Author(s): Ellen N. La Motte
* An inspiration for the BBC One Drama 'The Crimson Field' *'The classic account of a First World War Field Hospital 'War, superb as it is, is not necessarily a filtering process, by which men and nations may be purified. Well, there are many people to write you of the noble side, the heroic side, the exalted side. I must write you of what I have seen, the other side, the backwash.' Ellen LaMotte, Volunteer Nurse, 4 May 1916 The 'backwash' of Ellen La Motte's controversial book are the dirty, smelly, lice and disease ridden bodies of wounded French soldiers brought into her field hospital, 10 kilometres behind the Western Front of the First World War. They compose the 'human wreckage' of highly organised and industrialised warfare. Arranged into fourteen vignettes, The Backwash of War paints a picture of that conflict which seems so familiar to modern readers with nearly a century of writing about it to draw on. Yet, even with the passage of time, Ellen La Motte's first hand observations and comments, sometimes cynical, sometimes poignant, retain a freshness and continue to make for compelling reading.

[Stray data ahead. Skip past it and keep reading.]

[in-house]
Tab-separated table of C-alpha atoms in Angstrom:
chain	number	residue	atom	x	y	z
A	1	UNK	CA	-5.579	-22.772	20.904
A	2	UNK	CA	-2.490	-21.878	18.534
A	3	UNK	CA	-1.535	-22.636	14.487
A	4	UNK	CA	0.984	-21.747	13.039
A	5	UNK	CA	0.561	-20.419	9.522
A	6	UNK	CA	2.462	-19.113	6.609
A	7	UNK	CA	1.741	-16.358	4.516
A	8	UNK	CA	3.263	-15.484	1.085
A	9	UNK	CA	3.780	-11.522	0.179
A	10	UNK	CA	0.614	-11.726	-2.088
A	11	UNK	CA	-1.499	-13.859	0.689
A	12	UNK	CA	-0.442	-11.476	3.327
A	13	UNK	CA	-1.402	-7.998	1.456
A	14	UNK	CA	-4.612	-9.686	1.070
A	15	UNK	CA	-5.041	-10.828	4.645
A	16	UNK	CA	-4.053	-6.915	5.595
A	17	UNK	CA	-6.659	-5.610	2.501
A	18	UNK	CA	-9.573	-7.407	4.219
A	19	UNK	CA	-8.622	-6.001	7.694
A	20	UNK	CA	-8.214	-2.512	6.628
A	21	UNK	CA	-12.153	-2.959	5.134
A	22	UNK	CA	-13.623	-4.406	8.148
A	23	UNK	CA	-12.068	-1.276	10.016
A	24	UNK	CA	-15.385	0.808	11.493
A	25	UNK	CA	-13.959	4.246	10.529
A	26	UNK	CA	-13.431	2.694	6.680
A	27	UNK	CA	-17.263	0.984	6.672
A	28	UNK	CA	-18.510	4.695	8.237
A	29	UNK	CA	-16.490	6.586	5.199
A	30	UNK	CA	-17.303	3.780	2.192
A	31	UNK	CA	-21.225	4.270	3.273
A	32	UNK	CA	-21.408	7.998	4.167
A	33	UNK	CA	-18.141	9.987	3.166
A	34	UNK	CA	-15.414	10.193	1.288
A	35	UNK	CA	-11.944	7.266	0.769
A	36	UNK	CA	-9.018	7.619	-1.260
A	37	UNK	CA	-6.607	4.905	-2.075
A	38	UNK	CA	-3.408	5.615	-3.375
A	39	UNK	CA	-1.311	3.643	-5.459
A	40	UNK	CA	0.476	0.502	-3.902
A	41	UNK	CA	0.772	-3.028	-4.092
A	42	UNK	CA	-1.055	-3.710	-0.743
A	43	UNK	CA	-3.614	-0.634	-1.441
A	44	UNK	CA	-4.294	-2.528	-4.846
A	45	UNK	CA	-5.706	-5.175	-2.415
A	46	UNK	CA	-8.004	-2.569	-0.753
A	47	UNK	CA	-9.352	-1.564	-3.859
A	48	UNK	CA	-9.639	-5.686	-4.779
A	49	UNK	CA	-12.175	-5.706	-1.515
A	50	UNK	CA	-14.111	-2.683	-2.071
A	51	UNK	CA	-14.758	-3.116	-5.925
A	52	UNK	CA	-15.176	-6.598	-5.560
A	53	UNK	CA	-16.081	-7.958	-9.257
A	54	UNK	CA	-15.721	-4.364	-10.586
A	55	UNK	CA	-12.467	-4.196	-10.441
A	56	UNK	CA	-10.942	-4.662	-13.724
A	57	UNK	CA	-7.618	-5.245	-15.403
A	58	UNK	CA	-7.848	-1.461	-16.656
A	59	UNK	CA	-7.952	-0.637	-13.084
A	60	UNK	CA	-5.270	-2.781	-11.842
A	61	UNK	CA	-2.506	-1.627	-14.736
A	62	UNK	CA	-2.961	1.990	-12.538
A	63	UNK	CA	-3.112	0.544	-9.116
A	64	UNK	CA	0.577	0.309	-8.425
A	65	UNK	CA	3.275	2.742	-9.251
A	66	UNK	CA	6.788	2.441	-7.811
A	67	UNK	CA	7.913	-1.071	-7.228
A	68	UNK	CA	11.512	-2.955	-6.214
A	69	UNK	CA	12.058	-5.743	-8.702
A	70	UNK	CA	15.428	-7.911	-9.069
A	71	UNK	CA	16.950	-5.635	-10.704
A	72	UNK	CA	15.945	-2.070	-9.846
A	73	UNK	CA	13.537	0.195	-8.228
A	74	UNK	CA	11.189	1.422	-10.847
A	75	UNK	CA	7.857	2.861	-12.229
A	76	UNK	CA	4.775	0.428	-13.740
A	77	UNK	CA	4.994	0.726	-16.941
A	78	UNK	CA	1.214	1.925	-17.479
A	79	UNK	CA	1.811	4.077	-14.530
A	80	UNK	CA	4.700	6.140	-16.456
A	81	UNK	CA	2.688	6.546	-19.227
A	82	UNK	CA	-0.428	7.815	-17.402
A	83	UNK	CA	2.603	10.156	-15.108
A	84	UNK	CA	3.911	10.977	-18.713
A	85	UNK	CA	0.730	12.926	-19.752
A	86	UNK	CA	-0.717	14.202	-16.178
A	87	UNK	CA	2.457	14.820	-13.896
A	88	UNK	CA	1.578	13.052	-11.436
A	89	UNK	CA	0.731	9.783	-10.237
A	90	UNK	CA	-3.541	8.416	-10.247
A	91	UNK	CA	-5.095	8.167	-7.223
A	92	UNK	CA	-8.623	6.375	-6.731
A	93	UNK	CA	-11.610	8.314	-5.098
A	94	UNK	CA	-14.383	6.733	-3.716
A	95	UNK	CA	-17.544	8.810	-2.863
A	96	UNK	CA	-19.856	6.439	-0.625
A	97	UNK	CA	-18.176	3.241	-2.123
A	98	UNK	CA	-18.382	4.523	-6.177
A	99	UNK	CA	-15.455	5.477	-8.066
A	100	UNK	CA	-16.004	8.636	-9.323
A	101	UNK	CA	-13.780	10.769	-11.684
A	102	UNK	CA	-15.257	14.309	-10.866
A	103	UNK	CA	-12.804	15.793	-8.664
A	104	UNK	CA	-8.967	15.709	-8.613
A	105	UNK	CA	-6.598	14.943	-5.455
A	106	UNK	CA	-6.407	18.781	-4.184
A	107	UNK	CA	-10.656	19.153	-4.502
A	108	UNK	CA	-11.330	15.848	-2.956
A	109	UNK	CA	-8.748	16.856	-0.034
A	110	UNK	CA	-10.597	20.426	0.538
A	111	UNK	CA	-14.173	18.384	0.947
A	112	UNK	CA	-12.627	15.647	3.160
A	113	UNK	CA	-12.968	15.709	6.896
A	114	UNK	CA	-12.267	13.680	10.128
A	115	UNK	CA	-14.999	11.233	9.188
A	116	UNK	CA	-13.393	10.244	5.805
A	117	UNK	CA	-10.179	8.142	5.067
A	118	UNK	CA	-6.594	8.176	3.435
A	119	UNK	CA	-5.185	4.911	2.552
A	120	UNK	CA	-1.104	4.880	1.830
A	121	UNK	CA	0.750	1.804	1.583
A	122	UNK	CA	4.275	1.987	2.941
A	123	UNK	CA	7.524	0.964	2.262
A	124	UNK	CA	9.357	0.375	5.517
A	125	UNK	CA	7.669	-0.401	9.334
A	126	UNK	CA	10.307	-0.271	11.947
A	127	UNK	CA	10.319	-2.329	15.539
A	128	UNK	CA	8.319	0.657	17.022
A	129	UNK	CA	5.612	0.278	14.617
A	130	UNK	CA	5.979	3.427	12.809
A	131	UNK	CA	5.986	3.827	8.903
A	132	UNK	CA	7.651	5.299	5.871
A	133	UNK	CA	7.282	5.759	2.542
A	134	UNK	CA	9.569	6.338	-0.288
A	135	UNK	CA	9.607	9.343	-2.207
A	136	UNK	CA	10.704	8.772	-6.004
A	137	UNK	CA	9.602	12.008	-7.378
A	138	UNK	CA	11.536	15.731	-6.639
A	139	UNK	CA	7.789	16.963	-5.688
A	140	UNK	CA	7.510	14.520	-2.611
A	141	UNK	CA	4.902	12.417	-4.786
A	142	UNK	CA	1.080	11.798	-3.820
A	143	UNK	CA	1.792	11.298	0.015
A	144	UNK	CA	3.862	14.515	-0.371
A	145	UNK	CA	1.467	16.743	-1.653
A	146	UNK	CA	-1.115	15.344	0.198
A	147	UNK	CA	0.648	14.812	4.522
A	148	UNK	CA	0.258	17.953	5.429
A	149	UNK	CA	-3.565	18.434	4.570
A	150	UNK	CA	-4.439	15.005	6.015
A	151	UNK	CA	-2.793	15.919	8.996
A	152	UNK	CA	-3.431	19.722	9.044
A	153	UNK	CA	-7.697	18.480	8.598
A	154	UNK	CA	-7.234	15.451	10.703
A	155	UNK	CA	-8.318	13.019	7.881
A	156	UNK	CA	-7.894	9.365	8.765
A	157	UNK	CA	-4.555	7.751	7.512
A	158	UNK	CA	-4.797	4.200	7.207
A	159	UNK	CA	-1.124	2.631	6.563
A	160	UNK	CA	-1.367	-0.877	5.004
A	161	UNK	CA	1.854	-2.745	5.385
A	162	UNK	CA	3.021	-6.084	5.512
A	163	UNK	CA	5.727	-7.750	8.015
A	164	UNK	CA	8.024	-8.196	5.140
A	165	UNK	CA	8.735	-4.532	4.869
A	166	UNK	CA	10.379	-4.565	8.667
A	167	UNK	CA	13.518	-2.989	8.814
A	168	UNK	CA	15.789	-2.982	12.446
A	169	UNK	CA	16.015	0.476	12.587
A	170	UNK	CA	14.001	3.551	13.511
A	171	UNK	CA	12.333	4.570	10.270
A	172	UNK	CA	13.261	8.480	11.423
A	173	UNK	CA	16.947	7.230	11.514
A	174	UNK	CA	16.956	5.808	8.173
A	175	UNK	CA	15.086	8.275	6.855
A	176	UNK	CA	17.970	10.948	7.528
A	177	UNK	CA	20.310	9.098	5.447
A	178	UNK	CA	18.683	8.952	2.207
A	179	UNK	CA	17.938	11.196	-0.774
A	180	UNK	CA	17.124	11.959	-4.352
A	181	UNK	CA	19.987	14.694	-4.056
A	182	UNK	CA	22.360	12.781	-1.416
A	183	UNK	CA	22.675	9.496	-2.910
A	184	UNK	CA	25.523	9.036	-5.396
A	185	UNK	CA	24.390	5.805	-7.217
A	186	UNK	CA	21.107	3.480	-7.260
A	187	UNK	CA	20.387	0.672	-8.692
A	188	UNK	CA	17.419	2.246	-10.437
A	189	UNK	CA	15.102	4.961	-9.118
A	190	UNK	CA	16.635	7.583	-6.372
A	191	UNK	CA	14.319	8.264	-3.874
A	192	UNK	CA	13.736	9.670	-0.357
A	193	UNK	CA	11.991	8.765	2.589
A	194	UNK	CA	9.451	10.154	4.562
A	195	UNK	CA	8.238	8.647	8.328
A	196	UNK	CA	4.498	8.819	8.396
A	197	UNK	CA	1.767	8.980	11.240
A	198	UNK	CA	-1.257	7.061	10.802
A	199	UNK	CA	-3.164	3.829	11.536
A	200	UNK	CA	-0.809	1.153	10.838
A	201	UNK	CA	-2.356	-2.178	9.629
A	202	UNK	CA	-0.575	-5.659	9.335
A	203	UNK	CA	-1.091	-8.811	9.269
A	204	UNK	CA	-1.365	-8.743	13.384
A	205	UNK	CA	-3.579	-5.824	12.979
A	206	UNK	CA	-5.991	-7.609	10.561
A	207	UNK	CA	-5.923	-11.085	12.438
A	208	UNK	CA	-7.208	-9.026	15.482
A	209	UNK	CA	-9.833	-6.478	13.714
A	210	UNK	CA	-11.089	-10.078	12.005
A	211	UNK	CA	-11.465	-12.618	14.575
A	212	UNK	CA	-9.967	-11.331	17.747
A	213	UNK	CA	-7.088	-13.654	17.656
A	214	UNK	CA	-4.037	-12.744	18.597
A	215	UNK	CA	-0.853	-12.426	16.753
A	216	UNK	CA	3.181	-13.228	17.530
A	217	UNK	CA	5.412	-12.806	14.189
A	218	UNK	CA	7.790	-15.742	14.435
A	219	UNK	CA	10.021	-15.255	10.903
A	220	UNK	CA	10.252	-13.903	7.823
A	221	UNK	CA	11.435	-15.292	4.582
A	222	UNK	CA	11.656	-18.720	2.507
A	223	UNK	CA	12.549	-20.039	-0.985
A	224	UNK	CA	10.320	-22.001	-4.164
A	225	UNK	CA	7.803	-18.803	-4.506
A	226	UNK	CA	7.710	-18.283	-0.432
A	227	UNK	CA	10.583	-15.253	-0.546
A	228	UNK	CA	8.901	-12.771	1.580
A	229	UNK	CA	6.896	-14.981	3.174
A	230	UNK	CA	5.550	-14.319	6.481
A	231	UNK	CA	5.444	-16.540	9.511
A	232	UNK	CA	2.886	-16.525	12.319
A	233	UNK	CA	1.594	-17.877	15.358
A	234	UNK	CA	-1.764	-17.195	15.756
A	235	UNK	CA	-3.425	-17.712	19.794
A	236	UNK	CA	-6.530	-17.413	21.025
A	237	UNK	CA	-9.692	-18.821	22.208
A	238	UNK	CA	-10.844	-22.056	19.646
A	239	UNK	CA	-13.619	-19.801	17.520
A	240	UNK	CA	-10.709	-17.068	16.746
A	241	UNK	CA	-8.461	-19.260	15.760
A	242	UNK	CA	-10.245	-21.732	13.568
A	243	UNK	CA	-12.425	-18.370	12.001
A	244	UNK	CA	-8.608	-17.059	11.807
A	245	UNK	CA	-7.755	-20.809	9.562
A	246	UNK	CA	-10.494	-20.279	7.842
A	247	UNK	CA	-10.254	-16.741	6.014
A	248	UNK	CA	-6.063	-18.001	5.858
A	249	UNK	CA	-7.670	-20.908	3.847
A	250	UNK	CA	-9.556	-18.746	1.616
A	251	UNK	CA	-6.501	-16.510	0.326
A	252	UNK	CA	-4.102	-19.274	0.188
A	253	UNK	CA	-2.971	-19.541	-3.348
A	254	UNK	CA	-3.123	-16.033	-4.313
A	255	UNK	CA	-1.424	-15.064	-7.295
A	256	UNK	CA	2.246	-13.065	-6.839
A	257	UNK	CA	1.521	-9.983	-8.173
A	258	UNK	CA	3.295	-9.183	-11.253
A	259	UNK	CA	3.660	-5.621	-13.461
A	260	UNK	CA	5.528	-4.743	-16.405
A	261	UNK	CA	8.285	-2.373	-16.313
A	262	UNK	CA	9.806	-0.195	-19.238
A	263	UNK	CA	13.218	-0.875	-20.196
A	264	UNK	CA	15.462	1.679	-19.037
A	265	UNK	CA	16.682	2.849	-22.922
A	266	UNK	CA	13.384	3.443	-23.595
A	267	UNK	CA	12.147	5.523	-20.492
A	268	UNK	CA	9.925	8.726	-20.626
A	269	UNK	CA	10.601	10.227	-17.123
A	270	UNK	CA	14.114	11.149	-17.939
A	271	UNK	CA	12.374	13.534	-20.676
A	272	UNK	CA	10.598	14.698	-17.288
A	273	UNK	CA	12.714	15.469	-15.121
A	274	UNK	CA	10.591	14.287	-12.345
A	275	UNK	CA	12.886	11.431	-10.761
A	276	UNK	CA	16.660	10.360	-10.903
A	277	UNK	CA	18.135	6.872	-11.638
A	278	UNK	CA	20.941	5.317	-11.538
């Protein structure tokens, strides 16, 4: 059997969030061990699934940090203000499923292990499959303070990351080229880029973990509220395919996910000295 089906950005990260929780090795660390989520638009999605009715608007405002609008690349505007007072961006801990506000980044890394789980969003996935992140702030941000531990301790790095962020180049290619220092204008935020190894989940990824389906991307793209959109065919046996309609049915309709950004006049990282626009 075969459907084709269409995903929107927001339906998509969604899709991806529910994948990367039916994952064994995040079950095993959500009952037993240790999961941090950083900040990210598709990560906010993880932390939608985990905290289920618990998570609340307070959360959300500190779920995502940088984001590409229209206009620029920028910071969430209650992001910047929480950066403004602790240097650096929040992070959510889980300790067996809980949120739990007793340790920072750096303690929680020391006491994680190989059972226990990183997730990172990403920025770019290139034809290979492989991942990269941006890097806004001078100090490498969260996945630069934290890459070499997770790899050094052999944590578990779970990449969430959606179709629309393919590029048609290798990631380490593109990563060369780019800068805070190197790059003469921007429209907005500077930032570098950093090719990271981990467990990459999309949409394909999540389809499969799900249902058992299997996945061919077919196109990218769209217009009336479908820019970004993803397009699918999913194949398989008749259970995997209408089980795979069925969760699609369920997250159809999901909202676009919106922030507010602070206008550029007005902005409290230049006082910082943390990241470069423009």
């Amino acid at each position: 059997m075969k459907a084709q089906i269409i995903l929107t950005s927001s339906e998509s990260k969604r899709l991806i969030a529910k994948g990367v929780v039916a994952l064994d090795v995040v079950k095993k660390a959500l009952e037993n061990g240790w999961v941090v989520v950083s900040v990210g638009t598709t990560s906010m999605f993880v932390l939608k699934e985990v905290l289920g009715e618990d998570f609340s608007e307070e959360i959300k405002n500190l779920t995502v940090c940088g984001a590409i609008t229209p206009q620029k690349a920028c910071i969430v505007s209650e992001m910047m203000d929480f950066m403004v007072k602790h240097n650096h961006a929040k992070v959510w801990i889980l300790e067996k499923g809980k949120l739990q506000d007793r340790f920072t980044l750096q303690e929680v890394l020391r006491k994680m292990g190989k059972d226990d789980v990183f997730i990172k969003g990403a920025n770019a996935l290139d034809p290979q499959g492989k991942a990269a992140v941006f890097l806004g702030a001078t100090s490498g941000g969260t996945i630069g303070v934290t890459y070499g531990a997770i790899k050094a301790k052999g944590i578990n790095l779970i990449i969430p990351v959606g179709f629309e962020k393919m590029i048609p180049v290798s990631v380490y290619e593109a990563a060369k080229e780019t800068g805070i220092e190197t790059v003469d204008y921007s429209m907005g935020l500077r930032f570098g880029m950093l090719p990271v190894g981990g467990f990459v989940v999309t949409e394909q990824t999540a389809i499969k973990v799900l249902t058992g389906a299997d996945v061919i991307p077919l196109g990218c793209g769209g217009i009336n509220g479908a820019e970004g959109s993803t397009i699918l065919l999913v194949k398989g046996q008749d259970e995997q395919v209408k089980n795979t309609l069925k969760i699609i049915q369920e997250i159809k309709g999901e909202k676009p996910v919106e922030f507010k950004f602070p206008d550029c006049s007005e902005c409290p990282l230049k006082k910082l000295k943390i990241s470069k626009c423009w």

Her graphic and highly vivid studies of how modern weapons of war can truly wreck the human body and mind remain a potent reminder of the true costs of conflict. No wonder the American Government banned The Backwash of War in 1918.
Ellen Newbold La Motte became one of the first American nurses to volunteer in Europe during World War One, serving in a field hospital In Belgium. "The Backwash of War" is based on a diary she kept during that time. Because of its graphic nature, US publishers refused to release it and the book was censored for years. In later years, La Motte traveled to Asia, where she wrote several books about the opium trade and addiction that were rampant at that time.